Portal:United Kingdom

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The United Kingdom Portaledit
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Map of the United Kingdom in the British Isles.

The United Kingdom of Great Britain and Northern Ireland (commonly known as the United Kingdom, the UK or Britain) is a sovereign state located off the north-western coast of continental Europe. The country includes the island of Great Britain, the north-eastern part of the island of Ireland and many smaller islands. Northern Ireland is the only part of the UK that shares a land border with another sovereign state—the Republic of Ireland. Apart from this land border the UK is surrounded by the Atlantic Ocean, the North Sea, the English Channel and the Irish Sea.

The United Kingdom is a unitary state governed under a constitutional monarchy and a parliamentary system, with its seat of government in the capital city of London. It is a country in its own right and consists of four countries: England, Northern Ireland, Scotland and Wales. There are three devolved national administrations, each with varying powers, based in Belfast, Cardiff and Edinburgh, the capitals of Northern Ireland, Wales and Scotland respectively. Associated with the UK, but not constitutionally part of it, are three Crown Dependencies. The United Kingdom has fourteen overseas territories. These are remnants of the British Empire which, at its height in 1922, encompassed almost a third of the world's land surface and was the largest empire in history. British influence can still be observed in the language, culture and legal systems of many of its former territories.

The UK is a developed country and has the world's sixth-largest economy by nominal GDP and seventh-largest economy by purchasing power parity. It was the world's first industrialised country and the world's foremost power during the 19th and early 20th centuries. The UK remains a great power with leading economic, cultural, military, scientific and political influence. It is a recognised nuclear weapons state and its military expenditure ranks third or fourth in the world. The UK has been a permanent member of the United Nations Security Council since its first session in 1946; it is also a member of the Commonwealth of Nations, the Council of Europe, the G7, the G8, the G20, NATO, the OECD and the World Trade Organization.

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The Chew Valley as seen from East Harptree

The Chew Valley is an area in North Somerset, England, named after the River Chew, which rises at Chewton Mendip, and joins the River Avon at Keynsham. Technically, the area of the valley is bounded by the water catchment area of the Chew and its tributaries; however, the name Chew Valley is often used less formally to cover other nearby areas, for example, Blagdon Lake and its environs, which by a stricter definition are part of the Yeo Valley. The valley is an area of rich arable and dairy farmland, interspersed with a number of villages. The landscape consists of the valley of the River Chew and is generally low-lying and undulating. It is bounded by higher ground ranging from Dundry Down to the north, the Lulsgate Plateau to the west, the Mendip Hills to the south and the Hinton Blewett, Marksbury and Newton Saint Loe plateau areas to the east. The valley's boundary generally follows the top of scarp slopes except at the southwestern and southeastern boundaries where flat upper areas of the Chew Valley grade gently into the Yeo Valley and eastern Mendip Hills respectively. (more...)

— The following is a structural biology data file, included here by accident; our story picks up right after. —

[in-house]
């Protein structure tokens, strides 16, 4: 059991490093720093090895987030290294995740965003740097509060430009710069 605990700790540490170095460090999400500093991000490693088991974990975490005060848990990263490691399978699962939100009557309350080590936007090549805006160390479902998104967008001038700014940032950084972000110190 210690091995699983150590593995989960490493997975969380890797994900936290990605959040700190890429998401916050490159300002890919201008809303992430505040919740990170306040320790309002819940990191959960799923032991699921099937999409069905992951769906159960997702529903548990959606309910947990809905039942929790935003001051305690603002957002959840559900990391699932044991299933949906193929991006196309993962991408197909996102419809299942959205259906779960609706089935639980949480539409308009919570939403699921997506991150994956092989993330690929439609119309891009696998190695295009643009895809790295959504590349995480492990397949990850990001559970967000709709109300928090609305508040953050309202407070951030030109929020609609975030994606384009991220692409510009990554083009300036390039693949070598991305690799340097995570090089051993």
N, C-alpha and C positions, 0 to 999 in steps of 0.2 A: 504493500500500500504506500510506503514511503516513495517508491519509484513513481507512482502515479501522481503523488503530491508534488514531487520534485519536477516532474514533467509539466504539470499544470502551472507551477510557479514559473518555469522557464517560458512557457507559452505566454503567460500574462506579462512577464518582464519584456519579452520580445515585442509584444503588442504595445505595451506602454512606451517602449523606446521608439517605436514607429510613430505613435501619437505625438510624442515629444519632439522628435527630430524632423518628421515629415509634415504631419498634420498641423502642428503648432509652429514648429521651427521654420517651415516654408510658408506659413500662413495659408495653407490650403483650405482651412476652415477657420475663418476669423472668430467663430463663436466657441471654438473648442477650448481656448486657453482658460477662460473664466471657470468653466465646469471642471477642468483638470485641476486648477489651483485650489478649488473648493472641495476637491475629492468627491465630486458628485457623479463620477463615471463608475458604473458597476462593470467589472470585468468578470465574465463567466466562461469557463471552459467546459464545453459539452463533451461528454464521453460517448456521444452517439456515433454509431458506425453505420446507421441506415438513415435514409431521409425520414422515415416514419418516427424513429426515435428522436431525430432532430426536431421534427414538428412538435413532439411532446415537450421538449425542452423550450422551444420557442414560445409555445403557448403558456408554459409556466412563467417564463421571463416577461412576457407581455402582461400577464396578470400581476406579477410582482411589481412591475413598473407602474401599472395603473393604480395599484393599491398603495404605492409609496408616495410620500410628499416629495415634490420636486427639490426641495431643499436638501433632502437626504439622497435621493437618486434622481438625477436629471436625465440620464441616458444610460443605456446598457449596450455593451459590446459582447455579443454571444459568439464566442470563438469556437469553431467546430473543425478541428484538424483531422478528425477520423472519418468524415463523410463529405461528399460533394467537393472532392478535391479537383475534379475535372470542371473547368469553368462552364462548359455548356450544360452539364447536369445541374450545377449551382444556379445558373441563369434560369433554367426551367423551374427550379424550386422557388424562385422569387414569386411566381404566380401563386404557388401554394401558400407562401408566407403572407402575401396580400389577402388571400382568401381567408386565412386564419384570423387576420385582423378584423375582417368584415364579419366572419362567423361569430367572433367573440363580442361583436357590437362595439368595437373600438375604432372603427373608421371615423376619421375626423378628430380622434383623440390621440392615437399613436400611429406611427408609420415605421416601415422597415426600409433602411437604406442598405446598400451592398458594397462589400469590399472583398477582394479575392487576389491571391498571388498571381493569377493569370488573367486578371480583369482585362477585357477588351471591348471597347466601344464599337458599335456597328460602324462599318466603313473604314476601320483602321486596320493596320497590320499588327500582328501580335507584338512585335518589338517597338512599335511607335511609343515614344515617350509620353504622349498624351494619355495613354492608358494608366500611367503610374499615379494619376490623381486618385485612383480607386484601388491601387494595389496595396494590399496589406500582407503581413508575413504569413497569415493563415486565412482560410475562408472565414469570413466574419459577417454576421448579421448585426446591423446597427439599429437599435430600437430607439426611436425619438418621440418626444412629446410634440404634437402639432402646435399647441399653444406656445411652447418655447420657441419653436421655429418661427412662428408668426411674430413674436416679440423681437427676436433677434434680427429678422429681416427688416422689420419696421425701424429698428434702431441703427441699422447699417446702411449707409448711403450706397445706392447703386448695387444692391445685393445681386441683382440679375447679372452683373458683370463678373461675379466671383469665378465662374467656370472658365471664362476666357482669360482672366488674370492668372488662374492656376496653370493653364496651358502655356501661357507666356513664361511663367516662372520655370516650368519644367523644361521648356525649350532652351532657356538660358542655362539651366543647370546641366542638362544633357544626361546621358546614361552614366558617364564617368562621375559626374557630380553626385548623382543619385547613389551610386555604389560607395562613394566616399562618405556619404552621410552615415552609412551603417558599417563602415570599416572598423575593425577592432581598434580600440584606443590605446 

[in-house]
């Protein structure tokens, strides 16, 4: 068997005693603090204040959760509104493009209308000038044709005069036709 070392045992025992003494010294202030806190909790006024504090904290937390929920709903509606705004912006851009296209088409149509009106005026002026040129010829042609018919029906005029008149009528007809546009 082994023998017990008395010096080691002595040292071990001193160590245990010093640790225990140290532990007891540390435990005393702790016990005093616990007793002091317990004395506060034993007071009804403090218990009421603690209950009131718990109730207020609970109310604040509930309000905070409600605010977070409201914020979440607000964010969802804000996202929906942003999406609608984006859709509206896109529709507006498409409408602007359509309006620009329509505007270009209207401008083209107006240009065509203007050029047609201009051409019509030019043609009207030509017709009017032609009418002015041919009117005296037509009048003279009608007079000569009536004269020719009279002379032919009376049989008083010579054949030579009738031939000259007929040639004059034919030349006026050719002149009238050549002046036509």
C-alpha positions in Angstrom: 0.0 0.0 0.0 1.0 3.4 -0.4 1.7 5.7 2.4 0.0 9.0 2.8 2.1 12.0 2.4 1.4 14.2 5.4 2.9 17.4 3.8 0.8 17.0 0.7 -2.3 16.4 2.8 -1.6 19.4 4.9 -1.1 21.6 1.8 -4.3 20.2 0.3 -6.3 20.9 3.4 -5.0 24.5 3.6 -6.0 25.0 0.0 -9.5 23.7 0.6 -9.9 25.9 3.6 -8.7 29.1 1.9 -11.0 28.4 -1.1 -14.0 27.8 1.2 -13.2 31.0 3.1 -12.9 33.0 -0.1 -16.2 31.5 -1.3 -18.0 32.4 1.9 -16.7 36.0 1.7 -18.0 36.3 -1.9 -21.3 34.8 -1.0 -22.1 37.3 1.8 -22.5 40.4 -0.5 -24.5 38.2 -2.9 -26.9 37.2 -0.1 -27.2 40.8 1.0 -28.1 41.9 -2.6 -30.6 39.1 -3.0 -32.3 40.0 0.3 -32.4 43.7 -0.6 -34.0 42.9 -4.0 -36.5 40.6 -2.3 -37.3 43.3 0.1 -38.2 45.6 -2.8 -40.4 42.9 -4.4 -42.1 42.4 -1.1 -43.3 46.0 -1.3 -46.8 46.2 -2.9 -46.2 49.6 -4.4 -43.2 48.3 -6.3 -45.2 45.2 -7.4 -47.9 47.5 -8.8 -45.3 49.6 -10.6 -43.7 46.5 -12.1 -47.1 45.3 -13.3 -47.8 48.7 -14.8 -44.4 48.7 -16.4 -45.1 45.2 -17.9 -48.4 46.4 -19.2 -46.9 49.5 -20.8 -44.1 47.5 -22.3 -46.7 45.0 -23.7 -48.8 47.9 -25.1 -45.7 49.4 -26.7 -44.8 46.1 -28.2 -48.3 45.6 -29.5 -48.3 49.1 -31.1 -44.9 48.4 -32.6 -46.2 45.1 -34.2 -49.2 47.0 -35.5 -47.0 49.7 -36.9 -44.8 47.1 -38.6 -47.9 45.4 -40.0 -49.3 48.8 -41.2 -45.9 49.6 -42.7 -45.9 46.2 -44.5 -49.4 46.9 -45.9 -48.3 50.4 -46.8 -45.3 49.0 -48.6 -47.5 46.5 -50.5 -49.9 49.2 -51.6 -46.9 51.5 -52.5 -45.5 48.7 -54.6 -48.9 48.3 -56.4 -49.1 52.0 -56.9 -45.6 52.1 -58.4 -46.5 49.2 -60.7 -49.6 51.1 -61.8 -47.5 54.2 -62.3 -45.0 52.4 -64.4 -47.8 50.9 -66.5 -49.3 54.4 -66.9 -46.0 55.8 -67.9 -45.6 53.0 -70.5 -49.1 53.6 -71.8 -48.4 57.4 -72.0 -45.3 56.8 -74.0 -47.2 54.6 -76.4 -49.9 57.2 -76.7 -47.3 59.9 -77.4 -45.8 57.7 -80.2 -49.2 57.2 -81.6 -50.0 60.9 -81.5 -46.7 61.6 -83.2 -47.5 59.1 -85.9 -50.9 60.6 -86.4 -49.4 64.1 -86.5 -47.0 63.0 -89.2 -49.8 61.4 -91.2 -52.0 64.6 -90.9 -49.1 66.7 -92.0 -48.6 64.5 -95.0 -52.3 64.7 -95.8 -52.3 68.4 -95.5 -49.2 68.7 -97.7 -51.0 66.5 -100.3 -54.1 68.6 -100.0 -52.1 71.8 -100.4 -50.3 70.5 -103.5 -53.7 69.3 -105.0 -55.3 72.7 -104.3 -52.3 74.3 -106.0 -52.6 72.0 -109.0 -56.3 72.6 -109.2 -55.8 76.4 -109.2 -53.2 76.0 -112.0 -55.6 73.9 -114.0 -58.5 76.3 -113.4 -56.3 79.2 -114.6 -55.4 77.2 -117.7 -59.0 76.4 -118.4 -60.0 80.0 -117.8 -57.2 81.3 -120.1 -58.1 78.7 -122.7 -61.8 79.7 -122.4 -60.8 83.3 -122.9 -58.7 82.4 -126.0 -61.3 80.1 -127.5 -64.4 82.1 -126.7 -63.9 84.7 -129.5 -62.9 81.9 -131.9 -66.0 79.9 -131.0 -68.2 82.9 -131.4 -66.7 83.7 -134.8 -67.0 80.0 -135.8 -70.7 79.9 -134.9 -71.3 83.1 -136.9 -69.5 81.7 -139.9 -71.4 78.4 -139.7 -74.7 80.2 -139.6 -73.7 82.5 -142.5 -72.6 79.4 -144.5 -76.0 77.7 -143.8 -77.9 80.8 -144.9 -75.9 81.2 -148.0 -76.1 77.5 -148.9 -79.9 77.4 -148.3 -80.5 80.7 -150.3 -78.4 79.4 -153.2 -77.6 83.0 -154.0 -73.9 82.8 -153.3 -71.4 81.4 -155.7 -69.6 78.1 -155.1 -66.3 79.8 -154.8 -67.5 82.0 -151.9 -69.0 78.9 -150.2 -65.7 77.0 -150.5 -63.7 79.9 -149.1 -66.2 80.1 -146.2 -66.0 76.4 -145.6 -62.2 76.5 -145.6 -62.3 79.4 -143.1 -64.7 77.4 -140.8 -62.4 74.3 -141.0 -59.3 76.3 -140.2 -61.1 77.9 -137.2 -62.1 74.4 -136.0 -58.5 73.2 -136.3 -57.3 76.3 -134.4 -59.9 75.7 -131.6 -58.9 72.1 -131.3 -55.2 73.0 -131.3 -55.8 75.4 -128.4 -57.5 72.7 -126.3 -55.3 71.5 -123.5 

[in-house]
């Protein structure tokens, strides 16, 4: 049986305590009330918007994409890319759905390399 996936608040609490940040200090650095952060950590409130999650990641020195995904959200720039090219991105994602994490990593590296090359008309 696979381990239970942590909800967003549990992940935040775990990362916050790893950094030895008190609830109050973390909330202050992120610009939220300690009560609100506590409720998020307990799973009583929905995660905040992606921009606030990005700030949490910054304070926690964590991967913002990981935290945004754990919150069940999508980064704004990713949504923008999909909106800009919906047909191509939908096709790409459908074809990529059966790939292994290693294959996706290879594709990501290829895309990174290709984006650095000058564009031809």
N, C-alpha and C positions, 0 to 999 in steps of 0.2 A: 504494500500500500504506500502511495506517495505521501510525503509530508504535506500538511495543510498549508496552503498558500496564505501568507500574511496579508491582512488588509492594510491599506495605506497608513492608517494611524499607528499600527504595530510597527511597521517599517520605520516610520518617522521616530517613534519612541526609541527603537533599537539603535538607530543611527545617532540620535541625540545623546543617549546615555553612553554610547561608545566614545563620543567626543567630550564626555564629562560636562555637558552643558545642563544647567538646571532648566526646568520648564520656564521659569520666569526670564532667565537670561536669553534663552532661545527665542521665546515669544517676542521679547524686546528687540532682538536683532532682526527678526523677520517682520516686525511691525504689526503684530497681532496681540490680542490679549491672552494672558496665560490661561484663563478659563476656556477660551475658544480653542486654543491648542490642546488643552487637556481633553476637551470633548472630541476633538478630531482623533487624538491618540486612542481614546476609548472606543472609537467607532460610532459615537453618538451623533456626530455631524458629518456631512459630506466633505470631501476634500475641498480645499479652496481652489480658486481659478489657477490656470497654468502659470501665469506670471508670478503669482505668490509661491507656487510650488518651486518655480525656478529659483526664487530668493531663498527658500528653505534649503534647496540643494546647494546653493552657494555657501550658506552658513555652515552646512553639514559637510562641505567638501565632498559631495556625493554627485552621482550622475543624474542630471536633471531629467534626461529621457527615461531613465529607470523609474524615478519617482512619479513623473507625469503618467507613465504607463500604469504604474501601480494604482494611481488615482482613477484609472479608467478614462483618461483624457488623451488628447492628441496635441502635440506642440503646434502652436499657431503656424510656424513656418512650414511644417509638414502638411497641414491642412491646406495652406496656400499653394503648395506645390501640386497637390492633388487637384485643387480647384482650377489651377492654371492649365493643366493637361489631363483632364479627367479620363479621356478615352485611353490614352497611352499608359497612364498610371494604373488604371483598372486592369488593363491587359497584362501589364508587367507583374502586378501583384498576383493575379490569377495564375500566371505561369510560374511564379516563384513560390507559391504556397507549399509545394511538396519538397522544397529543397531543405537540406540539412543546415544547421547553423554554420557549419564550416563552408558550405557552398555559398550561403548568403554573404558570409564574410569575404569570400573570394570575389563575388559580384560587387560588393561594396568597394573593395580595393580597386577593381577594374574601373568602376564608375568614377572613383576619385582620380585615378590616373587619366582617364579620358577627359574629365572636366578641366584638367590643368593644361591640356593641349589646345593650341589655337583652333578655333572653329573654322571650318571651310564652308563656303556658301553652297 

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Triptych, May–June 1973 is a triptych completed in 1973 by the Irish-born artist Francis Bacon. The oil-on-canvas work was painted in memory of Bacon's lover George Dyer, who committed suicide on the eve of the artist's retrospective at Paris's Grand Palais in October 1971. The triptych is a portrait of the moments before Dyer's death. Bacon was preoccupied by Dyer's suicide in his last twenty years, during which time he painted a number of similarly themed works. He admitted to friends that he never fully recovered from the event, and described painting the triptych as an exorcism of his feelings of loss and guilt. The work is stylistically more static and monumental than Bacon's earlier triptychs. It has been described as one of his "supreme achievements", and is generally viewed as his most intense and tragic canvas. Of the three "Black Triptychs" that Bacon created to confront Dyer's death, Triptych, May–June 1973 is generally regarded as the most accomplished. In 2006, The Daily Telegraph's art critic Sarah Crompton wrote that "emotion seeps into each panel of this giant canvas…the sheer power and control of Bacon's brushwork take the breath away". In 1989, the work sold at Sotheby's for US$6,270,000, the highest price then paid for a Bacon work. (more...)

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Salvage of the Mary Rose in October 1982

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Albert Memorial
Photo credit: Diliff

The Albert Memorial, a monument to Prince Albert found in Kensington Gardens, London, as seen from the south side. Directly to the north of the Royal Albert Hall. It was commissioned by Queen Victoria and designed by Sir George Gilbert Scott in the Gothic revival style. Opened in 1872, the memorial is 176 feet (54 m) tall, took over ten years to complete, and cost £120,000.

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